ONE OF THE MOST SOUGHT AFTER MAPS OF CHINA
“China” Copper engraving made by Gerard Mercator published in Amsterdam in 1634 by Jodocus Hondius. Verso Dutch text. Coloured by a later hand. Size: 34 x 47 cm.
Of the lands in the Far East, China was seen as the wealthiest and most mysterious and the Jesuit missionairies were among the first to make the dangerous journey.
Geographically the map is an interesting array of fact and fiction. The map contains rudimentary geographical information, as there was very little actually known of the region during the early part of the seventeenth century. The two most prominent features of this survey are the portrayal of the peninsula of Korea and the charming illustration China’s great wall, a wonder of both ancient and modern worlds. There is also a note porporting to be the location of the palace of the emperor of China. Despite the odd elongation of the country, there are attemps to show various provinces, and seven great cities such as Canton are marked. The interior of China is dominated by several large lakes and the mythical Chiamai Lacus forms the headwaters of five large rivers in northeastern India. The northwest coastline of America appears in the upper top corner with a notation that refers to the Tartar hordes (and the deer) that inhabit the region.
As ever in these early maps seamonsters stalk unwary ships and Hondius shows a Dutch merchant sailing on what is labeled as “Chinensis Oceanus“. This ocean is portrayed with an elaborate and beautiful pattern which attempts to portray the movement of the waves. The islands of Japan also feature on this beautiful map, together with the portrayal of a Japanese craft. In one cartouche, a scene depicts the Japanese persecution of a Christian missionary, probably a reference to the martyrdoms in Nagasaki in 1597. It was this conflict that ultimately led to Japan becoming a closed country for several centuries. Although the cartouche of the map is neither overly large or ornate, it balances the map beautifully with an elegant strapwork design. Beneath it is another charactaristic vignette on maps of China of this early period, showing a wagon powered by sails which Marco Polo swore were in common use at the time.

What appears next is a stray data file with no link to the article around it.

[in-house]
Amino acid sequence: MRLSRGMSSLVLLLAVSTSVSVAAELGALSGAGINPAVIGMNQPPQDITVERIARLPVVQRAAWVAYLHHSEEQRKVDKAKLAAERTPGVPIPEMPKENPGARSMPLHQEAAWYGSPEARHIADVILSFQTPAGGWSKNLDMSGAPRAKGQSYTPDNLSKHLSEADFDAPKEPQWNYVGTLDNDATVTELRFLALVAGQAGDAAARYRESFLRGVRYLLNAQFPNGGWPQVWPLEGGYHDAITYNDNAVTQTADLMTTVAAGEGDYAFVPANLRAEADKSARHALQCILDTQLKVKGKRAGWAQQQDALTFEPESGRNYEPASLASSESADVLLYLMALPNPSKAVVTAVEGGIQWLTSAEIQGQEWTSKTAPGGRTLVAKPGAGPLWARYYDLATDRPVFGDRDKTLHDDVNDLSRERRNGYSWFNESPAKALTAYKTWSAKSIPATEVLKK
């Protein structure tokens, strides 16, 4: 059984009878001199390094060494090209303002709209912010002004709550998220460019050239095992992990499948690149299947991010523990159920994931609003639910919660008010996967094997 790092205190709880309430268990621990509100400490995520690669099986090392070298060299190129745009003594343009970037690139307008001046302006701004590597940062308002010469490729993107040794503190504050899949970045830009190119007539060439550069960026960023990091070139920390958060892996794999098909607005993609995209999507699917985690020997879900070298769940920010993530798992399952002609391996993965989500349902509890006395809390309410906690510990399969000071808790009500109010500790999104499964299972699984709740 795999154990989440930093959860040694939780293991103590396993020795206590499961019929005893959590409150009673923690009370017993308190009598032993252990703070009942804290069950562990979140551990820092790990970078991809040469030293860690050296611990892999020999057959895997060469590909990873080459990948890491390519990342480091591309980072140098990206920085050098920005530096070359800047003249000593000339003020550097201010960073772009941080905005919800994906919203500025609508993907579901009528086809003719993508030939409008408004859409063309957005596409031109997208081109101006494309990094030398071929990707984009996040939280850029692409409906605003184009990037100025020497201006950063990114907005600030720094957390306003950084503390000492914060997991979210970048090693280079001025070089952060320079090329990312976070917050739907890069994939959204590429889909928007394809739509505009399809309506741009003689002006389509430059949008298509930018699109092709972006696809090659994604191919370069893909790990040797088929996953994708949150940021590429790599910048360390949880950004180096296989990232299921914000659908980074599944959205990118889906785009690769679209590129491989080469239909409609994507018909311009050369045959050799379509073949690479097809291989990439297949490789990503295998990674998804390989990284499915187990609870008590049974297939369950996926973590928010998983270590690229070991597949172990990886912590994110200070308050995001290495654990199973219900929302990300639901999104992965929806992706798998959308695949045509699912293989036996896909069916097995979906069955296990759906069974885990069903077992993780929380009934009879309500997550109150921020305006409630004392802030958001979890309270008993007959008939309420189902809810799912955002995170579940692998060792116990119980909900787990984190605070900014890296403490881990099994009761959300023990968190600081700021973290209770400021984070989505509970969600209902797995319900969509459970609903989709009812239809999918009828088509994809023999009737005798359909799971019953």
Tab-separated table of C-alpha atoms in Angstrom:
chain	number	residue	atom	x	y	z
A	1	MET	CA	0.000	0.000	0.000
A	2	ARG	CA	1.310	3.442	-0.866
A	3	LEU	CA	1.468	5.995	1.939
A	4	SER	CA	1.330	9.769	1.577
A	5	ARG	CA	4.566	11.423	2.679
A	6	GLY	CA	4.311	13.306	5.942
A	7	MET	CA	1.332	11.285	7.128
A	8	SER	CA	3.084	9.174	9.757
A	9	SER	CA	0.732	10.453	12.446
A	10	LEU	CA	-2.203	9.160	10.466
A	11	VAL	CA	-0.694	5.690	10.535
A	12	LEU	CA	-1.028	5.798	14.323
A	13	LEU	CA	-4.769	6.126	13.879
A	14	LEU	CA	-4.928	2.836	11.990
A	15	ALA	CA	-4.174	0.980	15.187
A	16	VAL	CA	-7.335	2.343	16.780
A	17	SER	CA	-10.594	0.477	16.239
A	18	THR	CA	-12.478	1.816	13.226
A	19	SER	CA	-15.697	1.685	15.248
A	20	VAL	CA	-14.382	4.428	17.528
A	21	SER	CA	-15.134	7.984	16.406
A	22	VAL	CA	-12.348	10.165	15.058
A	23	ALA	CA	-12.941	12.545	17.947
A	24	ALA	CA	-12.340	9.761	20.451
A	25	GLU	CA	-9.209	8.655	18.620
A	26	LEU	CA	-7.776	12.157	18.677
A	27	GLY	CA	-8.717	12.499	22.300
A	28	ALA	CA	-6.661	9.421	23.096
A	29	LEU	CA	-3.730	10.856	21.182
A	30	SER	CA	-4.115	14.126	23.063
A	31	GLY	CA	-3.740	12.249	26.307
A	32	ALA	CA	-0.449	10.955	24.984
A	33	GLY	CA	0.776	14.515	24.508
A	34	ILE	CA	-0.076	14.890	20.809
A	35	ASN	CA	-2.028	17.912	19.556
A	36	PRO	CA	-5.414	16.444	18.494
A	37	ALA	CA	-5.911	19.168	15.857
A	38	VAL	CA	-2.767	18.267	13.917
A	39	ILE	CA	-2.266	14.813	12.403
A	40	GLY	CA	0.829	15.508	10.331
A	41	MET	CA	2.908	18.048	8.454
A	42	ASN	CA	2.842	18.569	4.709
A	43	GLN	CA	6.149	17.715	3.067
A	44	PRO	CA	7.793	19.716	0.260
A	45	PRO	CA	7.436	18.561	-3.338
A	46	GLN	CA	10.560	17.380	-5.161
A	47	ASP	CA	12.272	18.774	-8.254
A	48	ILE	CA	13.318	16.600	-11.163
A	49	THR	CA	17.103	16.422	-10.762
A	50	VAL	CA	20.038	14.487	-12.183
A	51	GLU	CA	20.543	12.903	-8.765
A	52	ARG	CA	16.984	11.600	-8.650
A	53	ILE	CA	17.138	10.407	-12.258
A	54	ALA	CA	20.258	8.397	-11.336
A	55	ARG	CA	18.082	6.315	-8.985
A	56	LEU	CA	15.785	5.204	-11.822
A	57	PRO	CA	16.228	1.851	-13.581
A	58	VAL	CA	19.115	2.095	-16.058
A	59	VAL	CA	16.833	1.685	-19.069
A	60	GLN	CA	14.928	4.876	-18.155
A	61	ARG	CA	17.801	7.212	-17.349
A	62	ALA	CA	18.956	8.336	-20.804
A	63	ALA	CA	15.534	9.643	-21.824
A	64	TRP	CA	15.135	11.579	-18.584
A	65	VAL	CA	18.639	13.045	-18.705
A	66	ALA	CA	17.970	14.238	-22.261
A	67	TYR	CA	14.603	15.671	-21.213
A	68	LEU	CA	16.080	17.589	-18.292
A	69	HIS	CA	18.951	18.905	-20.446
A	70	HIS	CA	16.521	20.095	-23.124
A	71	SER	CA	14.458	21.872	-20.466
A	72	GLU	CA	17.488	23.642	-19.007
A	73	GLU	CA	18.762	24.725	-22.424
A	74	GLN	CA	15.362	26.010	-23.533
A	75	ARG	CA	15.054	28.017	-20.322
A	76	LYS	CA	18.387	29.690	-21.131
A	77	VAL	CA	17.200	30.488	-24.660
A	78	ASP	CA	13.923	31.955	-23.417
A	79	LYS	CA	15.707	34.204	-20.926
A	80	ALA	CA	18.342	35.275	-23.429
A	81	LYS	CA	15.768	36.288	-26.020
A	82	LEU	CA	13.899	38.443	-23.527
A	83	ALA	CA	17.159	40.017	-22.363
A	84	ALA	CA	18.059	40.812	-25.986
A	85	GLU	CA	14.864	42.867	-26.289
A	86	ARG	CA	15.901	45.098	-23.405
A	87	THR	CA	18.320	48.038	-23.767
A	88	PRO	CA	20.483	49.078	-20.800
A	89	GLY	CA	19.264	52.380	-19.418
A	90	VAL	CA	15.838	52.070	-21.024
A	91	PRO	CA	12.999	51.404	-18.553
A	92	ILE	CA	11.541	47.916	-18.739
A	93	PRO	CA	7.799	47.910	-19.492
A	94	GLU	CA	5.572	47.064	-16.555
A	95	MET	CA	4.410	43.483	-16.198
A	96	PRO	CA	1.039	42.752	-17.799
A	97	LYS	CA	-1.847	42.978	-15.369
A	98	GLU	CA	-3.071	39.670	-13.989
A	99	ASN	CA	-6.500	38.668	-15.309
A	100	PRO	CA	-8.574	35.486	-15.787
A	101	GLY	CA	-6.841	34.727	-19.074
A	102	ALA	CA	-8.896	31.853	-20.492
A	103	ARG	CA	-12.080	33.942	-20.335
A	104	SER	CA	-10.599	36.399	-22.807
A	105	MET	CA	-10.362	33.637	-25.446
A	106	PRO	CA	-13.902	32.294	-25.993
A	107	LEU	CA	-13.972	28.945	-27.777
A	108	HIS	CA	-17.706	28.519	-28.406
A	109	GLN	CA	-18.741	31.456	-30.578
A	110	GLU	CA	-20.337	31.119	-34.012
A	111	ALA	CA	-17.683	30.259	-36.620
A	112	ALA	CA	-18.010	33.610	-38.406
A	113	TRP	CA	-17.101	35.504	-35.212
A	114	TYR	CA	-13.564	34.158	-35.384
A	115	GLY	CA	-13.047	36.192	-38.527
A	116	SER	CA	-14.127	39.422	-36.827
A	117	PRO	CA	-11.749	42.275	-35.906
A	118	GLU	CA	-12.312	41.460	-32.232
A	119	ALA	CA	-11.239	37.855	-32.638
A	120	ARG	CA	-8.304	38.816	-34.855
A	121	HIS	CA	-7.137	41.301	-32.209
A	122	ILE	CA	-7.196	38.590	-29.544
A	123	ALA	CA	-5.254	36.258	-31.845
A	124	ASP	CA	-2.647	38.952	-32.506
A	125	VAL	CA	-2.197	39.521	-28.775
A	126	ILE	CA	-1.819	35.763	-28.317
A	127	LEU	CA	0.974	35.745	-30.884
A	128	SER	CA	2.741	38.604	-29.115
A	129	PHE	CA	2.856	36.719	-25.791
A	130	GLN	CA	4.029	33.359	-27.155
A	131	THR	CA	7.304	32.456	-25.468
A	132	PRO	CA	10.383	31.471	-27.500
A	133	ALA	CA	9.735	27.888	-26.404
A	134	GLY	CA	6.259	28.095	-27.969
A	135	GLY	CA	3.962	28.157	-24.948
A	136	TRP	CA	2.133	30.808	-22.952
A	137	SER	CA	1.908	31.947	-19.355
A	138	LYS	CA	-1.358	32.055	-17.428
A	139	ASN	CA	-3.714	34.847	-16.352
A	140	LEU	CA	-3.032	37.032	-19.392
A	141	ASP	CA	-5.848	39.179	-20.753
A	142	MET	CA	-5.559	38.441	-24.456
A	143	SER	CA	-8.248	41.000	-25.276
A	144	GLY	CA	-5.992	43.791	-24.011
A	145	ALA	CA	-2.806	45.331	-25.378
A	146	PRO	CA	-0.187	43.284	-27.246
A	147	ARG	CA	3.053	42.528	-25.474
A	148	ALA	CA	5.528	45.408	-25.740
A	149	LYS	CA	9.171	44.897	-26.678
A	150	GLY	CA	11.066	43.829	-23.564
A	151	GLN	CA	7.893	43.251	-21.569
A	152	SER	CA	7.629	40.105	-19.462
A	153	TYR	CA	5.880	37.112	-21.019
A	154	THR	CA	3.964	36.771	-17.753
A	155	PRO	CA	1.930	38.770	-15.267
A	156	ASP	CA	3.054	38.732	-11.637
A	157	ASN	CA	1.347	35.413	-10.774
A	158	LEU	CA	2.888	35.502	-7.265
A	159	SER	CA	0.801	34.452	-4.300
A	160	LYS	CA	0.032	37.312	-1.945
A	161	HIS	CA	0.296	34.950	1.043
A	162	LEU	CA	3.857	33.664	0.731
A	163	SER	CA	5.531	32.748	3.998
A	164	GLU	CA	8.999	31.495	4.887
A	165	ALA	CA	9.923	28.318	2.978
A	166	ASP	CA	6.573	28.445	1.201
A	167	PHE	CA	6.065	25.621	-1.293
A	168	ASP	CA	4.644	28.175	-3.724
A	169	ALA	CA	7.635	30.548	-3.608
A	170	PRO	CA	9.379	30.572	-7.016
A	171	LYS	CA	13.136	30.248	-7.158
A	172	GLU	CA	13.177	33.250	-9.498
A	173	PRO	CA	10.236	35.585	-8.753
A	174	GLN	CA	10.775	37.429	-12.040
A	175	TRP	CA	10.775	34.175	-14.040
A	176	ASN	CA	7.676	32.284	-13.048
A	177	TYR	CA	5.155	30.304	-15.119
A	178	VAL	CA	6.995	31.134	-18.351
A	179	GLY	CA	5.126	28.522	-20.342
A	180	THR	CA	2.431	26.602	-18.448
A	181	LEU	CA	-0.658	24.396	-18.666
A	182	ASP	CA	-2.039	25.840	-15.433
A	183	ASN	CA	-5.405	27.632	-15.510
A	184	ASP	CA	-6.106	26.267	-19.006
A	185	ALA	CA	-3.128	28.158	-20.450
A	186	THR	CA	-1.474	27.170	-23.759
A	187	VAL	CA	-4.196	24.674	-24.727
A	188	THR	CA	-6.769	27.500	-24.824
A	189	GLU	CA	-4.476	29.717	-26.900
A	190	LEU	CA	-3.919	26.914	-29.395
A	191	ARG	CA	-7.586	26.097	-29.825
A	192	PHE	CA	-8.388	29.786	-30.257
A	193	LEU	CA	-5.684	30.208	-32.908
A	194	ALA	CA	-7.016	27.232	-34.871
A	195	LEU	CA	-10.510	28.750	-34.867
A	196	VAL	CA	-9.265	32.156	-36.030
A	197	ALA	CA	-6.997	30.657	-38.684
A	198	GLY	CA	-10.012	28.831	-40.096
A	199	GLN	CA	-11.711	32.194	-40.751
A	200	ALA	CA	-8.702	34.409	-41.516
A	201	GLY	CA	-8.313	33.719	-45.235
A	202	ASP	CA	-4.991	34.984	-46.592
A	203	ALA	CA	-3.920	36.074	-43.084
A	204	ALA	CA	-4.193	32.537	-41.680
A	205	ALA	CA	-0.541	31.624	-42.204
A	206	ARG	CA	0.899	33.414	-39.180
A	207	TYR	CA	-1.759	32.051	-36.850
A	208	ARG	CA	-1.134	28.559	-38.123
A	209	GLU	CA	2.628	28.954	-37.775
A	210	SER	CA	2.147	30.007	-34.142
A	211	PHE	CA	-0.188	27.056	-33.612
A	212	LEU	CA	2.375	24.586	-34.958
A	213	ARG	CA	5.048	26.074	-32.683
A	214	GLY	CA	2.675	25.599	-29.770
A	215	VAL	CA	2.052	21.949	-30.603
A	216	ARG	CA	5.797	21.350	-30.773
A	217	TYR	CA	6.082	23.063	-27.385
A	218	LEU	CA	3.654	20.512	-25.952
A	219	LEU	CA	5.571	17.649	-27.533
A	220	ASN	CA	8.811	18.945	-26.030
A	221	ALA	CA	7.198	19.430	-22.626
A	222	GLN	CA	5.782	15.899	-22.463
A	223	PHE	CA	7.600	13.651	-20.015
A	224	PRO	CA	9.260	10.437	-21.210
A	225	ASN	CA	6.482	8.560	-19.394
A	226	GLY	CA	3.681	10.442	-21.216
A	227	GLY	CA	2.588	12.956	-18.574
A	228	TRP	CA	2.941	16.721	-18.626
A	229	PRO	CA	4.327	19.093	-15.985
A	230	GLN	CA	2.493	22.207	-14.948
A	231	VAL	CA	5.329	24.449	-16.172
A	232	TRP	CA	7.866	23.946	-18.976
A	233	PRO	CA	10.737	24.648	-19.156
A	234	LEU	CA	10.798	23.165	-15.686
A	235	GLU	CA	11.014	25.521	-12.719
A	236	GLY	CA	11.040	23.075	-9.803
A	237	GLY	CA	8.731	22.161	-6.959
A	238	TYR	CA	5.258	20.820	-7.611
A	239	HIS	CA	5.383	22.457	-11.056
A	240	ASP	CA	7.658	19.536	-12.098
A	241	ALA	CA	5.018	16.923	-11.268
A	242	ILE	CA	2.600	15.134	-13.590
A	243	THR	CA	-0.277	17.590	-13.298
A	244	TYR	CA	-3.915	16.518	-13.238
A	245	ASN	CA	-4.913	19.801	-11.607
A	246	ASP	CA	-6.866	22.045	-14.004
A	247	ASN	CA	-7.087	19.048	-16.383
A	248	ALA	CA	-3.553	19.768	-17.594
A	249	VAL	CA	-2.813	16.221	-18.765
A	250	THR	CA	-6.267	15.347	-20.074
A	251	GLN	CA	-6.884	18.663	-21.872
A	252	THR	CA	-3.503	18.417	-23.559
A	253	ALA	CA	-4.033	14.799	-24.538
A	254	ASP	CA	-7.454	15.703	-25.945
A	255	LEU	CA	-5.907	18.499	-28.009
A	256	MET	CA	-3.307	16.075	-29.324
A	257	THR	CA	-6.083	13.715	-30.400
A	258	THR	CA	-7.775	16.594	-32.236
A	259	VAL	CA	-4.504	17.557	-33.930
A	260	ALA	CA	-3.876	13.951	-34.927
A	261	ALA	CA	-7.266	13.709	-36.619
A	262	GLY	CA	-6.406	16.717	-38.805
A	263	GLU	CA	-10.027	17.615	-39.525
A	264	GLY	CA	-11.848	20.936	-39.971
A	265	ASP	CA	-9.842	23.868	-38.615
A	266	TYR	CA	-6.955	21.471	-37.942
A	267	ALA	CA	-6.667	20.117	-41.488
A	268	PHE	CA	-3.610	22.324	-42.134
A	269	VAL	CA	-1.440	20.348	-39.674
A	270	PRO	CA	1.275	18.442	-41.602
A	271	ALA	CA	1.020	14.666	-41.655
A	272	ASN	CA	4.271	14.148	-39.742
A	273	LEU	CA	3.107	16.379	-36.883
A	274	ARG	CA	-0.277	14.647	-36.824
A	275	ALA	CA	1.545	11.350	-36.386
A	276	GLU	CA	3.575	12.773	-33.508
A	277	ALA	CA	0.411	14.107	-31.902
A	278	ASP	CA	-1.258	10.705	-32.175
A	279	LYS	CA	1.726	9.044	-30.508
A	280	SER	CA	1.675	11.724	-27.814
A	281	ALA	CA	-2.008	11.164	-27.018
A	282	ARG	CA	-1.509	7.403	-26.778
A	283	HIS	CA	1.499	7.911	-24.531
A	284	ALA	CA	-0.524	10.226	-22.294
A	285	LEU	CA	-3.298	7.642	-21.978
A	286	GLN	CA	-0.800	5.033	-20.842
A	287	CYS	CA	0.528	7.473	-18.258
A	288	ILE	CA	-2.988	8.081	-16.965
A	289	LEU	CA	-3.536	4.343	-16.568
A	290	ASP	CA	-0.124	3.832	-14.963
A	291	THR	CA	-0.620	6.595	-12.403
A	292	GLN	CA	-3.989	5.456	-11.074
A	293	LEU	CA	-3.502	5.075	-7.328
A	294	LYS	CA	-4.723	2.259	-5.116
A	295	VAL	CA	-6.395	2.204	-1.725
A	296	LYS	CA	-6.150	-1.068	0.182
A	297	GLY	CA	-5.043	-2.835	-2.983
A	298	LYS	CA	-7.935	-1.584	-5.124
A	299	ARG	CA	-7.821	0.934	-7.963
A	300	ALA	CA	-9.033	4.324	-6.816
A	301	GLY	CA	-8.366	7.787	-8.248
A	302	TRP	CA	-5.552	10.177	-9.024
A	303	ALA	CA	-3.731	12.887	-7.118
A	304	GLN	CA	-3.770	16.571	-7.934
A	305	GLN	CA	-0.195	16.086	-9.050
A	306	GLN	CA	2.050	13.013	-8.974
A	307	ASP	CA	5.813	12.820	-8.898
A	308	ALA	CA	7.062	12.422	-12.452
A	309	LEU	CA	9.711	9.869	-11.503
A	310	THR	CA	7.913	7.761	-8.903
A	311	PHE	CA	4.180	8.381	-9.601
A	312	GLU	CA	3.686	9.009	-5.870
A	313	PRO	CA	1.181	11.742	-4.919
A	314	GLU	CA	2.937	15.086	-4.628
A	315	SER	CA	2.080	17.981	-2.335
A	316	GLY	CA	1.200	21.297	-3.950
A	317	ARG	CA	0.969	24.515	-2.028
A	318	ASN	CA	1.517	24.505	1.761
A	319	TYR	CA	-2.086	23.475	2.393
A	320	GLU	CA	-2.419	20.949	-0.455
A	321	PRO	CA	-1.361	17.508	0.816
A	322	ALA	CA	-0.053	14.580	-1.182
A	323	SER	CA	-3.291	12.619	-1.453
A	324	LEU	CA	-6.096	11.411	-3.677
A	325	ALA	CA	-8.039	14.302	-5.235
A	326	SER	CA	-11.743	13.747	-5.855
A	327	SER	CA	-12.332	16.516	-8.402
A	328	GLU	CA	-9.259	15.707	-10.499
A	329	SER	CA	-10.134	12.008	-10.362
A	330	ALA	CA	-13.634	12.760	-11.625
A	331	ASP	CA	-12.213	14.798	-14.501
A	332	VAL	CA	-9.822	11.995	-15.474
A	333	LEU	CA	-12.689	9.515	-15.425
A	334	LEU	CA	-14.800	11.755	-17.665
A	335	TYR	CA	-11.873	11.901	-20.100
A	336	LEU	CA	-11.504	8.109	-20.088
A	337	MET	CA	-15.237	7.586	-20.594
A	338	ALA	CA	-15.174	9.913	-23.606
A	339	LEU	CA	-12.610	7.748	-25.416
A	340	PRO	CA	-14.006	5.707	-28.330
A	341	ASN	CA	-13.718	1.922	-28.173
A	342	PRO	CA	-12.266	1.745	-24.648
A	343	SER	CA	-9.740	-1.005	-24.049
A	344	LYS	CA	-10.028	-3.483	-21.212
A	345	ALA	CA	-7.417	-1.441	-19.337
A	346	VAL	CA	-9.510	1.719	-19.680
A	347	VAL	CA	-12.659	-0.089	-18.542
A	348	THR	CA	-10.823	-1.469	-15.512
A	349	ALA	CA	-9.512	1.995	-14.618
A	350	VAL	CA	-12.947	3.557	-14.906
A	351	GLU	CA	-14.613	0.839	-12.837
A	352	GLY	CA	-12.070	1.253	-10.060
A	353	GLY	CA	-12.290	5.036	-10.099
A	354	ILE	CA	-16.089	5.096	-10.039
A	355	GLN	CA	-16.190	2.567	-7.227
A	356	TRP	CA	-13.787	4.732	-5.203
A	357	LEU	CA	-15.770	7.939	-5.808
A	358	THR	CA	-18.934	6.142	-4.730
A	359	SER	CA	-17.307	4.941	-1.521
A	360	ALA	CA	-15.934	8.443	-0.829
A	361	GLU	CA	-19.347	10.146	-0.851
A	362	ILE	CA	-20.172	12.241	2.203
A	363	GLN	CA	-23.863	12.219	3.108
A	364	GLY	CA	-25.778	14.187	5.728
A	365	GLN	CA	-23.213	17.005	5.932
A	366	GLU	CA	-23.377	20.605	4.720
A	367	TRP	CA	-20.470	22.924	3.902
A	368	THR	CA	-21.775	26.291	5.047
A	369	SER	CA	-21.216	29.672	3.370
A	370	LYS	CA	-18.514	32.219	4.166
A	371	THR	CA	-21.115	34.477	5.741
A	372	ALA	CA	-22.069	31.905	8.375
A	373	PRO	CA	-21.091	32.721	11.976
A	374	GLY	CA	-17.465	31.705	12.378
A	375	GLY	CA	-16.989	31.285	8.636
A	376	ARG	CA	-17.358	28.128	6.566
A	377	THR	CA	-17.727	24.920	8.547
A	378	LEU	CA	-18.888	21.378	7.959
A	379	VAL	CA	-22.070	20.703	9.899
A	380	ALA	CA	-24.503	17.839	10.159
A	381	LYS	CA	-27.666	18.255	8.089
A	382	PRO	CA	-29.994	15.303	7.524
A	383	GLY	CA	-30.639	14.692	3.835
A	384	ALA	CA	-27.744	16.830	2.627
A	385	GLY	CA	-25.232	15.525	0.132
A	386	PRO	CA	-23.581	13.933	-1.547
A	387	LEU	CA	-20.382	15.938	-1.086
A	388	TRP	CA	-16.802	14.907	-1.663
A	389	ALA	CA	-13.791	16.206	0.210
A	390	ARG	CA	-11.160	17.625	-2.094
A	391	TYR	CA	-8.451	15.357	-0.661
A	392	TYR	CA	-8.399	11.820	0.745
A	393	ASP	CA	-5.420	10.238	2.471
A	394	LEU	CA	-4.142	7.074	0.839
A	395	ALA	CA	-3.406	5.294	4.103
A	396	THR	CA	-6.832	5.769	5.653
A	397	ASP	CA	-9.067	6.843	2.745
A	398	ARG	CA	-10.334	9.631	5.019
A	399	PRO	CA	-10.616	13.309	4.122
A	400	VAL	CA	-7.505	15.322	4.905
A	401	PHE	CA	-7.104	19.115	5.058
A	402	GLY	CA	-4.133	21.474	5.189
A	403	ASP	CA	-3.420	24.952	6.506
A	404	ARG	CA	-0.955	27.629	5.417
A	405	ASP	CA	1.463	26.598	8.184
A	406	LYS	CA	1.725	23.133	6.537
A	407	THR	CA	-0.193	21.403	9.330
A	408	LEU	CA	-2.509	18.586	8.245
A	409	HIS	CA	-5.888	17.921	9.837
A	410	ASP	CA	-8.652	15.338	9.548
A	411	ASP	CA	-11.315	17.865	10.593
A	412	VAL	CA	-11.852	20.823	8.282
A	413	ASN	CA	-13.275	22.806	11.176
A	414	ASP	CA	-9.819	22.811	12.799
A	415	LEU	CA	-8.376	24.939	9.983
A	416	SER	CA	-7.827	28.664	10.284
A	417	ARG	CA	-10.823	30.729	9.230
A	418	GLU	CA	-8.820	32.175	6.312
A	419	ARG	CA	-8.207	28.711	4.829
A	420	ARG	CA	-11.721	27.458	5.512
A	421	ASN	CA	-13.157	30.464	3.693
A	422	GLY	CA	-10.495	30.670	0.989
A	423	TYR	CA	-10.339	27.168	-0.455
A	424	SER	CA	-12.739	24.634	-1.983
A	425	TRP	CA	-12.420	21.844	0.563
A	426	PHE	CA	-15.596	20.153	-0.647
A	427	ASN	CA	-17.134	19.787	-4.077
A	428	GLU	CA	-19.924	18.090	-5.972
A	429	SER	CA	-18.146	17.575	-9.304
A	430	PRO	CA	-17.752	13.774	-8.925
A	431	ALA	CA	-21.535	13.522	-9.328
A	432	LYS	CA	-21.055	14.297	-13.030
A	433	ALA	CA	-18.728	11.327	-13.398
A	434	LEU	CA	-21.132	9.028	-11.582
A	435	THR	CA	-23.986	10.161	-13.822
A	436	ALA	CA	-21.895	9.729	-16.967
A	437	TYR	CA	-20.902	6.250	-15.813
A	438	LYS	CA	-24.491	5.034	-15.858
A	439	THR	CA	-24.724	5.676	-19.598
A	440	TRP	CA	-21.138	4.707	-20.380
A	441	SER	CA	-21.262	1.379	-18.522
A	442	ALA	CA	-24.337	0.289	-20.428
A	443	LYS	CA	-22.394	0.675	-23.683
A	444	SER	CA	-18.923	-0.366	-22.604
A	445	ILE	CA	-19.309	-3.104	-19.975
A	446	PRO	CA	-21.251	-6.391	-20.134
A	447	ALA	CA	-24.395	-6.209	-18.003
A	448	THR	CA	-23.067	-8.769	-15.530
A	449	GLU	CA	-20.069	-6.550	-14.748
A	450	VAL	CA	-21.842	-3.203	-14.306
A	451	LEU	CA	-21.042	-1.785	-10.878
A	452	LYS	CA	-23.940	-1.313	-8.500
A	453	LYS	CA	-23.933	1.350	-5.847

Jodocus Hondius (1563-1612) was the founder of the famous 17th century Dutch map publishing family. Hondius, along with sons Jodocus II and Henricus and son-in-law Jan Janssonius, was prominent in Dutch cartography and competed with the emerging Blaeu family map business.
When Jodocus Hondius acquired the copperplates of Gerard Mercator’s atlas, he prepared this map for inclusion in his Atlas sive Cosmographicae…, first published in 1606.This map is from the Dutch edition: Atlas ofte Afbeeldinghe vande gantse Weerldt, dated 1634.
Price: Euro2.250,- (excl. VAT/BTW)